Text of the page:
Hydrothermal-vent expedition educational experience for all students

June 09, 2009

University Park, Pa. — An international team of scientists, led by Penn State Professor of Biology Charles Fisher, returned to port on June 8 after completing a research expedition to collect data about the creatures that live under extreme conditions near deep-sea hydrothermal vents. Not only did the researchers acquire valuable scientific information during their three-weeks at the Lau basin in the South Pacific Ocean, but they also brought 1,200 middle-school students along for the ride -- a virtual ride, that is.

The cruise was the culmination of a project called FLEXE (From Local to Extreme Environments), which began as a pilot project in January. "FLEXE is a joint effort between scientists and educators with a goal of connecting middle-school students from around the world with the remote, extreme environments of hydrothermal vents," said Elizabeth Goehring, an education-outreach specialist in the Penn State Department of Biology and the FLEXE project's director. FLEXE is part of the GLOBE program, an international, web-based science-education program funded by NASA and the U.S. National Science Foundation.

Since January, 1,200 students from four countries have been participating in the pilot project. They have been learning about hydrothermal-vent ecosystems from their classrooms using materials provided by the scientists. Their projects have included, for example, analyses of temperature data that the scientists collected on previous cruises.

On this most recent cruise, the research team collected data on the physiological ecology of hydrothermal-vent animals. "The Lau basin hydrothermal-vent biogeographic region is different from those where most of the previous intensive studies of vent animals have occurred," said Fisher. "All of the species are different and different types of animals dominate."

To study the physiological ecology of the animals, the team is measuring the chemistry and temperatures around the animals; conducting manipulative experiments in which they analyze changes in vent fluid as it flows through communities; observing how the animals behave when they are moved from one environment to another; and conducting experiments on the ship with live animals in pressure vessels to examine their physiological capabilities and responses to variations in temperature and chemistry under controlled conditions.

"Because of the dynamic and energetic nature of vent environments, natural community succession can occur relatively rapidly. We have observed consistent changes in the composition of communities over time that will allow us to better gauge the age of communities and also to predict how they will change naturally," said Fisher. "One surprise to me is how stable some of the hydrothermal-chimney communities are.  Several that we studied three and four years ago have hardly changed at all."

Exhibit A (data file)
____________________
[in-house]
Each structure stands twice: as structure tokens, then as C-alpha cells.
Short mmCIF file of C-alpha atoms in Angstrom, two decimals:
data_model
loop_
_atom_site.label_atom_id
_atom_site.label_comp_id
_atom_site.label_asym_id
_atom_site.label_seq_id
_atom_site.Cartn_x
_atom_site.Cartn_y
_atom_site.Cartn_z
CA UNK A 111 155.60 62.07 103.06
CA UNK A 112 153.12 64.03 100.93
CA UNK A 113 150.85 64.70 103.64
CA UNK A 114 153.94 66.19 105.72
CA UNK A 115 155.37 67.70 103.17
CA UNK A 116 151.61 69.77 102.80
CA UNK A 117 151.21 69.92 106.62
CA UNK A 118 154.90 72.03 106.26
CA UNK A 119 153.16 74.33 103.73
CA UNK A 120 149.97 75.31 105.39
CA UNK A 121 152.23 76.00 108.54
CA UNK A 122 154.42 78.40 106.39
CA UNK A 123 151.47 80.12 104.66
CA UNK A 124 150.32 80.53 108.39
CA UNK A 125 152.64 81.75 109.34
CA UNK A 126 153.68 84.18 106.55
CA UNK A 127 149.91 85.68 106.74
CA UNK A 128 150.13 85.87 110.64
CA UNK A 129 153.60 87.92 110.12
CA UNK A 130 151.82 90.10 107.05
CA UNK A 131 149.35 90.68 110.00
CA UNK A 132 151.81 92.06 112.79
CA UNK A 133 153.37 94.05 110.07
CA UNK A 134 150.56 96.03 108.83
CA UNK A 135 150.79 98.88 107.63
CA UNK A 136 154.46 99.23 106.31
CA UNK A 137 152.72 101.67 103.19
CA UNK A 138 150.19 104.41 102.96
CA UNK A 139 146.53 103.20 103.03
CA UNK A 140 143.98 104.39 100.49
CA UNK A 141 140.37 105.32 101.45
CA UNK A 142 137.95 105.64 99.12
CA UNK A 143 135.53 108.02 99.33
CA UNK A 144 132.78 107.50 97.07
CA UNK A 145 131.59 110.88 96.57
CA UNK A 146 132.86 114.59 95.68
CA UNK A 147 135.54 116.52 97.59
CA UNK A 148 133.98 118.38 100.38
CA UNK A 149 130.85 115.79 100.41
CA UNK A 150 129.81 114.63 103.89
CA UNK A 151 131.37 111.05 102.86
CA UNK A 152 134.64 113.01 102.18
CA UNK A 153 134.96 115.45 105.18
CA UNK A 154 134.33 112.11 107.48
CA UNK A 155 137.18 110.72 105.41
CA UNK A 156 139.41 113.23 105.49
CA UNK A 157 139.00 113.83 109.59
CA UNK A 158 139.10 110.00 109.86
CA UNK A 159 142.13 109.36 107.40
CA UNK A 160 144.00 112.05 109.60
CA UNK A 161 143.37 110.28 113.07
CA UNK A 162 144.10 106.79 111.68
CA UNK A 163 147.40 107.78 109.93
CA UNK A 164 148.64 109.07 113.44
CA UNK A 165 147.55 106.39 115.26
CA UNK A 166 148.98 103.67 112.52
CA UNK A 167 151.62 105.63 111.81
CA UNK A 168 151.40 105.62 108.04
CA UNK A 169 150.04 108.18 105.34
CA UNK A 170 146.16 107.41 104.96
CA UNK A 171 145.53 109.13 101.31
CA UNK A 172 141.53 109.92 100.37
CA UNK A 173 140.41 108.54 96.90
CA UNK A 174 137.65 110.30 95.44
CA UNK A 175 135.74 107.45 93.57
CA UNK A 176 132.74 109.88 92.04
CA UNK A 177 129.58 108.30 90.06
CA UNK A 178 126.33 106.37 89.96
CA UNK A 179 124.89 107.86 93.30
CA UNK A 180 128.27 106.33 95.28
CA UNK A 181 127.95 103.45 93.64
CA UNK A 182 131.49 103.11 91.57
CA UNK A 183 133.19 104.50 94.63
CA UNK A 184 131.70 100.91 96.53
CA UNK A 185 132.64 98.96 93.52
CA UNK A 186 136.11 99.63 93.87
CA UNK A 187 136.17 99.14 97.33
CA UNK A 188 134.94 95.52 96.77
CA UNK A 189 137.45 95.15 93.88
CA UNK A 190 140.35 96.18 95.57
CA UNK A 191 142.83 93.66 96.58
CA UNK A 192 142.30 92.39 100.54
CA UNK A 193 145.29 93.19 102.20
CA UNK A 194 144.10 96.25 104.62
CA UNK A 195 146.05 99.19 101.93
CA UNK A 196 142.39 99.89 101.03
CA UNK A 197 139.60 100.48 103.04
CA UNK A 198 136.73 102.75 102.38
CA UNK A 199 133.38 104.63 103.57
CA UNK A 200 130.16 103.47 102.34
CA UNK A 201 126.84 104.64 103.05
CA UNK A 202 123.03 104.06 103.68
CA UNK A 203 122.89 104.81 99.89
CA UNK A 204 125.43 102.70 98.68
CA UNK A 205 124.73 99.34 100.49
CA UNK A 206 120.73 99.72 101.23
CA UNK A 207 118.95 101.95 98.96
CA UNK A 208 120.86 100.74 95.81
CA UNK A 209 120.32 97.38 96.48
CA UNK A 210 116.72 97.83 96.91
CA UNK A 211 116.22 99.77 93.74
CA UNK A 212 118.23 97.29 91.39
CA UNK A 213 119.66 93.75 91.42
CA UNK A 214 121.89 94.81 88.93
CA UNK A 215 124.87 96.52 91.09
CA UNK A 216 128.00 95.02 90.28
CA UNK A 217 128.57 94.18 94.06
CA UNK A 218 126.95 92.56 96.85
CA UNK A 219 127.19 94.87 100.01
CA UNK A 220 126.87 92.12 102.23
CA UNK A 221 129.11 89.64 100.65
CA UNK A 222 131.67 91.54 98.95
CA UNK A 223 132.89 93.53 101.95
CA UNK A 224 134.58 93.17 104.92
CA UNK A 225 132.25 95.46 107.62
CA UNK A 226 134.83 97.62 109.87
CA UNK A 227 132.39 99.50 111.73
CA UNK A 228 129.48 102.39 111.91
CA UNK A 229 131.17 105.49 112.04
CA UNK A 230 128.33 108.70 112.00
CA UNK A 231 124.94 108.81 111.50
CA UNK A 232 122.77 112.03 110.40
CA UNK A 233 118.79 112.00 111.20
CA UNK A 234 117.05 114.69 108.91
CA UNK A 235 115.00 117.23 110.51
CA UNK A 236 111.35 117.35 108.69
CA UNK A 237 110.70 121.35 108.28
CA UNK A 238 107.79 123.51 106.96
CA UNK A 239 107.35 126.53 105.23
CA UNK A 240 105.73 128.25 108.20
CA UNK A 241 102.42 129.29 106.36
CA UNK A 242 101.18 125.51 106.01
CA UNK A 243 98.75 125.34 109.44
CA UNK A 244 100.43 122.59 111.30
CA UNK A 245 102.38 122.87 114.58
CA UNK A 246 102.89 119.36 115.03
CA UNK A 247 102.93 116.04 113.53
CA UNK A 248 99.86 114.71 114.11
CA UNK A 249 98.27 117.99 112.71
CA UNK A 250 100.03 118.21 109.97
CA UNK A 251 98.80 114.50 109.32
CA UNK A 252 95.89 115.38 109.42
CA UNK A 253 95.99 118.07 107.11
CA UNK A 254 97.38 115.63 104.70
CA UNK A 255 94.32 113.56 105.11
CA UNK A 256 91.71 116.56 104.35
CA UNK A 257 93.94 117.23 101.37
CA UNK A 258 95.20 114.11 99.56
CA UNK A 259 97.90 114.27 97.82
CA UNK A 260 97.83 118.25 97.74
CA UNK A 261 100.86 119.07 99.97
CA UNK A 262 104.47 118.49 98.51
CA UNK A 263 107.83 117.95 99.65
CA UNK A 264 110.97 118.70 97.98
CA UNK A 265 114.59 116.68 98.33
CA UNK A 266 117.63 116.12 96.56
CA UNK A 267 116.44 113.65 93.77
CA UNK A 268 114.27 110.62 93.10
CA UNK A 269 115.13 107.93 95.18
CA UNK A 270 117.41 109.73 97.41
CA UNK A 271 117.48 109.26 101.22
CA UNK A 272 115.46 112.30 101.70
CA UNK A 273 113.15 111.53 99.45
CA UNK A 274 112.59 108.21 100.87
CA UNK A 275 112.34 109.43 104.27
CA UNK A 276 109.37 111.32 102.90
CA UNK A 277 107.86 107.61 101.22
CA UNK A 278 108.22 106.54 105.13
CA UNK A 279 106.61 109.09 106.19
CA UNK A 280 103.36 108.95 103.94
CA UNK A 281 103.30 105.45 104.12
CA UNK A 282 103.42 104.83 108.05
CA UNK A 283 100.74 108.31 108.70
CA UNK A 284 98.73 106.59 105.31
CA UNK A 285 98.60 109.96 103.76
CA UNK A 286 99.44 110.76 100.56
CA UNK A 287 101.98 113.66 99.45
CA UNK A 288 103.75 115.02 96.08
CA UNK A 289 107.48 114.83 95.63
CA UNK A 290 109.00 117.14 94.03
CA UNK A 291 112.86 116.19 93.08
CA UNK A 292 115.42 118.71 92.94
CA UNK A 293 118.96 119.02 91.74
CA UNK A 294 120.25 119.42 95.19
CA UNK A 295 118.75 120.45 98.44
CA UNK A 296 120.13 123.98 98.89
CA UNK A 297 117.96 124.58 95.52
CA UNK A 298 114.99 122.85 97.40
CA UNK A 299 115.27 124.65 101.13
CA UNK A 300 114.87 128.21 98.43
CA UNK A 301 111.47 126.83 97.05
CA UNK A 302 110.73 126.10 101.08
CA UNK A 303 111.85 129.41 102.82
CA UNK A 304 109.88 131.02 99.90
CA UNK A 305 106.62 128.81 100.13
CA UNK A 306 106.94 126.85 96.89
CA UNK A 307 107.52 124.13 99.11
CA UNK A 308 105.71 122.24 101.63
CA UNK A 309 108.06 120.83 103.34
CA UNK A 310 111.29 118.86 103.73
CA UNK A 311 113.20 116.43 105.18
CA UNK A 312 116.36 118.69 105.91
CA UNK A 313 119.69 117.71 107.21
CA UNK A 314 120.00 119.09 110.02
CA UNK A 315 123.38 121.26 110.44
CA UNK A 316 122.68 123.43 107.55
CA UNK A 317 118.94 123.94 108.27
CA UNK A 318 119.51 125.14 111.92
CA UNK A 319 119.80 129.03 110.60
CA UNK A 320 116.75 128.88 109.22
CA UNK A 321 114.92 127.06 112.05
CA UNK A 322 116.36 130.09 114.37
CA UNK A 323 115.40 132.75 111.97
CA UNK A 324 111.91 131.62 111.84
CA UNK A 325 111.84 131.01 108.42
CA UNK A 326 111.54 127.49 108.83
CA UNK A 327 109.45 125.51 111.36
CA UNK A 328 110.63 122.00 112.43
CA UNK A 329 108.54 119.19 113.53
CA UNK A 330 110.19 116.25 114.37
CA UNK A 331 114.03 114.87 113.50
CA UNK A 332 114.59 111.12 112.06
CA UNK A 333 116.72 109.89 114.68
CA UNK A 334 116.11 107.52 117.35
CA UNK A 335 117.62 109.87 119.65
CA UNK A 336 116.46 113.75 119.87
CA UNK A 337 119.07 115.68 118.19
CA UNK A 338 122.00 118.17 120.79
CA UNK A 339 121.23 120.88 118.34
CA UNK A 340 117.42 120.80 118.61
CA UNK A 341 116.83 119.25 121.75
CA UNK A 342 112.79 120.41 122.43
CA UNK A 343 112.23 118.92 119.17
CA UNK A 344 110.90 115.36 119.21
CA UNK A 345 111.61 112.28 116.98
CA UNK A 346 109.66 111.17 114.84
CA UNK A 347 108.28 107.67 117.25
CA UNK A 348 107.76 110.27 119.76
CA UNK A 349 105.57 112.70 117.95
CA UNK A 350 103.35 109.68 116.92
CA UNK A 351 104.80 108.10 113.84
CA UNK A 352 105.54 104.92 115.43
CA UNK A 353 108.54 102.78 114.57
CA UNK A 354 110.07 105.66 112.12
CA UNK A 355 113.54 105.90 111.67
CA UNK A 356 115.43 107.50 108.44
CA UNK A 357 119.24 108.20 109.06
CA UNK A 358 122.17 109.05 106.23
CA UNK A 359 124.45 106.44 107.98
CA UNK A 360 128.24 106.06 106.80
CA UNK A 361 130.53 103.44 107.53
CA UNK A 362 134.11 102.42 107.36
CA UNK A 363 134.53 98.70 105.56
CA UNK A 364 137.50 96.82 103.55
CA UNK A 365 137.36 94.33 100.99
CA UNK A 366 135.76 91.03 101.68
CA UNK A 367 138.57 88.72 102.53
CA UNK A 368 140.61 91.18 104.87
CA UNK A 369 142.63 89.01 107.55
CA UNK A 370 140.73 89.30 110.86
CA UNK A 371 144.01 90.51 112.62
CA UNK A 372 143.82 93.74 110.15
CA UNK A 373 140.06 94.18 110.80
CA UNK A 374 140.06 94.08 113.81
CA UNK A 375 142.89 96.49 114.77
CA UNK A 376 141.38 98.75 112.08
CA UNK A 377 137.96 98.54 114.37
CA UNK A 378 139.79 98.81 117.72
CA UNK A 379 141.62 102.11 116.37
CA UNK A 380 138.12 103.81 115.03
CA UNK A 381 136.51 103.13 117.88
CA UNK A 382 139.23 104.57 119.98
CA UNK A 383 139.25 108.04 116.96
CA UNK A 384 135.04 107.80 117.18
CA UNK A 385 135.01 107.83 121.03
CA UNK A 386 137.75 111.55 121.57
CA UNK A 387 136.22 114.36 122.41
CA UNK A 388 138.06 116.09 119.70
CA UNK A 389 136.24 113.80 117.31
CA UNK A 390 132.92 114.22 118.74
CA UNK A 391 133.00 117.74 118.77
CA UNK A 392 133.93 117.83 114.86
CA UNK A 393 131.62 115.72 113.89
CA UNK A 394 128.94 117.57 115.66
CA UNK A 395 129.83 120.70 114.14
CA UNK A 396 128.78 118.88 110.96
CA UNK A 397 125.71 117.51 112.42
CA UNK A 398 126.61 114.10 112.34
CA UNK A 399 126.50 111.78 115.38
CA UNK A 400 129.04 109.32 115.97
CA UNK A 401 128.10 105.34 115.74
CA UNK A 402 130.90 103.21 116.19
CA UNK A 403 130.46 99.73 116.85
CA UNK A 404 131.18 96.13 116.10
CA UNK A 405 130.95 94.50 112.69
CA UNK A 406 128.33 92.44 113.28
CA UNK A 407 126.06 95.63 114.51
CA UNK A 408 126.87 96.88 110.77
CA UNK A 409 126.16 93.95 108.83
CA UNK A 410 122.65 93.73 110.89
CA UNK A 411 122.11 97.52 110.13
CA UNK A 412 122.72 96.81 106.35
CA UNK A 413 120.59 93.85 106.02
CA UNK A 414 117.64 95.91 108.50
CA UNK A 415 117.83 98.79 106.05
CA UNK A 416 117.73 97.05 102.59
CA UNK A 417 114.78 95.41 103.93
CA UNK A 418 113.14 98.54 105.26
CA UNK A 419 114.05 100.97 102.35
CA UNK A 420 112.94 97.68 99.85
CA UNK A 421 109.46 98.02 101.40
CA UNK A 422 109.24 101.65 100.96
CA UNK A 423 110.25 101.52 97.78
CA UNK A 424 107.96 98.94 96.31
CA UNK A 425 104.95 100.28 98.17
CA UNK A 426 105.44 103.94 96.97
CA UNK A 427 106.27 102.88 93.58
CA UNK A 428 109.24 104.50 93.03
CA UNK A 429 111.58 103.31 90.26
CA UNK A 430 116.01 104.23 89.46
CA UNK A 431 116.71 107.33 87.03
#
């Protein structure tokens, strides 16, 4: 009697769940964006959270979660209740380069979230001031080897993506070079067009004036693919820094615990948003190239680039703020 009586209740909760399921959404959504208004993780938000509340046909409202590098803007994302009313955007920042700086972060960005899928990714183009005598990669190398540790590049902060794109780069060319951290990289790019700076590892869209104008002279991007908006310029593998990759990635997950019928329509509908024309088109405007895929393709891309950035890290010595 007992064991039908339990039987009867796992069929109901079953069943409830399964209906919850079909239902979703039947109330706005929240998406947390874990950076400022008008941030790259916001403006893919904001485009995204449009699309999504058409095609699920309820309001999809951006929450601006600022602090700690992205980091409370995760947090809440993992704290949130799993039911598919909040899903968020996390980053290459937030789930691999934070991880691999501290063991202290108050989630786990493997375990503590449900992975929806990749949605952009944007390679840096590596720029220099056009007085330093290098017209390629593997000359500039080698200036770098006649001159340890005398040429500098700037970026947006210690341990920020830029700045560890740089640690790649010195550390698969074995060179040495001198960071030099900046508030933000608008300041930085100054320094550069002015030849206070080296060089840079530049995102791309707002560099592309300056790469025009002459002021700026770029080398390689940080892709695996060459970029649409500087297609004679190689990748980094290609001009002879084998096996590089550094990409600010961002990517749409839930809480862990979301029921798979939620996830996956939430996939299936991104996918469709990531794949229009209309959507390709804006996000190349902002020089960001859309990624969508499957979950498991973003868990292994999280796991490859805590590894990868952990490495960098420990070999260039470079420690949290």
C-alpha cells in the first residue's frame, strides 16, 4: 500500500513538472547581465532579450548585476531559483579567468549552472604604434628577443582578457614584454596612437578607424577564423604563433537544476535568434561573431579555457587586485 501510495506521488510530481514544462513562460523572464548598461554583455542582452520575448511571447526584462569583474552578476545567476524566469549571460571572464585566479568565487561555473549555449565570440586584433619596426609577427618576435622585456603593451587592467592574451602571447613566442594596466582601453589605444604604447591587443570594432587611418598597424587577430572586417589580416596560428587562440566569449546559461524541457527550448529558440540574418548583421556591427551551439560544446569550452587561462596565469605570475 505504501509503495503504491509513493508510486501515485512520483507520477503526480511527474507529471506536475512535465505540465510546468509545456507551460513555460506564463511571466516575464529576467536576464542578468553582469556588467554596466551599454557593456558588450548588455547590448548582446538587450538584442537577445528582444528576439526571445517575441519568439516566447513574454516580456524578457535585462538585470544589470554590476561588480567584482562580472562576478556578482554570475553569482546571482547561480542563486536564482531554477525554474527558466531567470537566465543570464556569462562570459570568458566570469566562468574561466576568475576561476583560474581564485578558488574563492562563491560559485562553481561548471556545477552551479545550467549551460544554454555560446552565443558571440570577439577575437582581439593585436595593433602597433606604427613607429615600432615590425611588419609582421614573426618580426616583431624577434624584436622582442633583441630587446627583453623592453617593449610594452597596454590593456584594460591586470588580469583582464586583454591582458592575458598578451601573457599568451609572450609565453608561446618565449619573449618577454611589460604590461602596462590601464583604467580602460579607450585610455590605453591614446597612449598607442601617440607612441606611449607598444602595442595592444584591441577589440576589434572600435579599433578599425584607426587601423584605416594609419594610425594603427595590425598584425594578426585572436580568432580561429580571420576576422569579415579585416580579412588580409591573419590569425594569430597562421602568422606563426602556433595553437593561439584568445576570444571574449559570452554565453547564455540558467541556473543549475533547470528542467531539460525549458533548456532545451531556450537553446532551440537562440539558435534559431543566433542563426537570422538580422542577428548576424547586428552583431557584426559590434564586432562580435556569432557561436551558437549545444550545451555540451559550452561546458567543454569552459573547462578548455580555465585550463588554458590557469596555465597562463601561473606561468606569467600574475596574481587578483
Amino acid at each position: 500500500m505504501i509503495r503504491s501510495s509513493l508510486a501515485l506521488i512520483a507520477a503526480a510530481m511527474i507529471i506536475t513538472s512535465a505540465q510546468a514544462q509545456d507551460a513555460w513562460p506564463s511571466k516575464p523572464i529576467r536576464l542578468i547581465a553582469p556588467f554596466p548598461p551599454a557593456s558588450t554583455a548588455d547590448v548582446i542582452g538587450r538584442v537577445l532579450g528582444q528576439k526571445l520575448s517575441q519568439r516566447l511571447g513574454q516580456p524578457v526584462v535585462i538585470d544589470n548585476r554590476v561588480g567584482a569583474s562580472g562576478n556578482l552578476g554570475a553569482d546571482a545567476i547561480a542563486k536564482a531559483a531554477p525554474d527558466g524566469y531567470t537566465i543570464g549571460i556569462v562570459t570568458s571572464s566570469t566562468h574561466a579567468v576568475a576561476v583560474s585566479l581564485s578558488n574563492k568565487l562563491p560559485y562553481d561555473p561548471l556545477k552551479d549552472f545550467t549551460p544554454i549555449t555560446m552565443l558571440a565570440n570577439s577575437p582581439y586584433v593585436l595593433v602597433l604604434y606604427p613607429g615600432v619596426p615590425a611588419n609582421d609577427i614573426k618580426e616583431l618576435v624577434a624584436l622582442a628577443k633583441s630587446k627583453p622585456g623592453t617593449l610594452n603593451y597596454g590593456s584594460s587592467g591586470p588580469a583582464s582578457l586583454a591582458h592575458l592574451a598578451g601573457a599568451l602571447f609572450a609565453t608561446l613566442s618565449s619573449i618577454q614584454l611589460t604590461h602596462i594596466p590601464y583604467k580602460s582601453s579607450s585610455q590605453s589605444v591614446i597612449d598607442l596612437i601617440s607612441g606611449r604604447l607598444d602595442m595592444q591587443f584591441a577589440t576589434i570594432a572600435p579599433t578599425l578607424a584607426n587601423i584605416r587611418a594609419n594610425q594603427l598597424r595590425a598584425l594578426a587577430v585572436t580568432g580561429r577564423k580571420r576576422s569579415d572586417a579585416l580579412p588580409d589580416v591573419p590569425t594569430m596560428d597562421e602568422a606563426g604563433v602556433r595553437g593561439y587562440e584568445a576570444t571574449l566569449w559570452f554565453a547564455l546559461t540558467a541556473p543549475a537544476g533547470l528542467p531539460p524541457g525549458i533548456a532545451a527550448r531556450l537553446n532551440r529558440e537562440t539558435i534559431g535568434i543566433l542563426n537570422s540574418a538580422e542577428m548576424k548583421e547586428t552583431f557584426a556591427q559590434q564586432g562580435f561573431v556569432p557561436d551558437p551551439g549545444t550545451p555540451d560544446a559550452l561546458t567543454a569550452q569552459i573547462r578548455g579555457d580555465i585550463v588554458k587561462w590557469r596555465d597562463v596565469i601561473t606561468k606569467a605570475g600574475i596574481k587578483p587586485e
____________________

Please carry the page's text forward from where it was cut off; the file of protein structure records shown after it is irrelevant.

Fisher said that the area in which the team is studying, as well as numerous other hydrothermal-vent areas in that part of the world, is currently being explored by deep-sea mining companies. "Understanding the physiology of the animals and the successional processes of natural communities will be essential in order to evaluate both the potential and actual impacts of these commercial activities," he said.

As the researchers collected their data, they made some of it available to the high-school students. "We aren't able to take 1,200 kids along with us on a research cruise, but we hope that the FLEXE program comes close to our goal of bringing the hydrothermal-vent ecosystems to the kids," said Goehring. "It's exciting and engaging science for these students."

During the cruise, the research team also interacted with the students through a "phone call to the extreme," in which a small group of students phoned the scientists on board the ship and asked them questions that they had pooled from the larger group of students. The call was webcast by GLOBE to allow other students to listen in. "The students asked wonderful questions because, by the time the cruise took place, they already had been studying the subject for a few months, using materials that we had provided to them," said Goehring. For example, during the call, one student asked about the conditions that would be necessary to keep deep-sea animals alive at the surface. Another wanted to know what would happen to the JASON II, the remotely controlled vehicle (ROV) that the team used to collect data, if it broke down near a vent.

In addition, the researchers shared their experiences with the students indirectly via blogs, slideshows, and online scientific exercises. "We want to help students understand how science really works so that they will become interested in it and perhaps pursue a career in science," said Goehring. Once the pilot group of students completes the program, Goehring and her colleagues will evaluate the students' attitudes about science, as well as their knowledge of the material.

FLEXE is funded by the National Science Foundation and led by Penn State in partnership with the National Science Foundation Ridge2000 and InterRIDGE research communities. It is one of four Earth System Science Project partners for GLOBE, a worldwide primary and secondary school-based science and education program (http://www.globe.gov). Other people involved with the grant include William Carlsen, Penn State director of the Center for Science and the Schools and professor of education.

  • Certain crabs and barnacles can live near hydrothermal vents.

    IMAGE: Charles Fisher
Last Updated November 18, 2010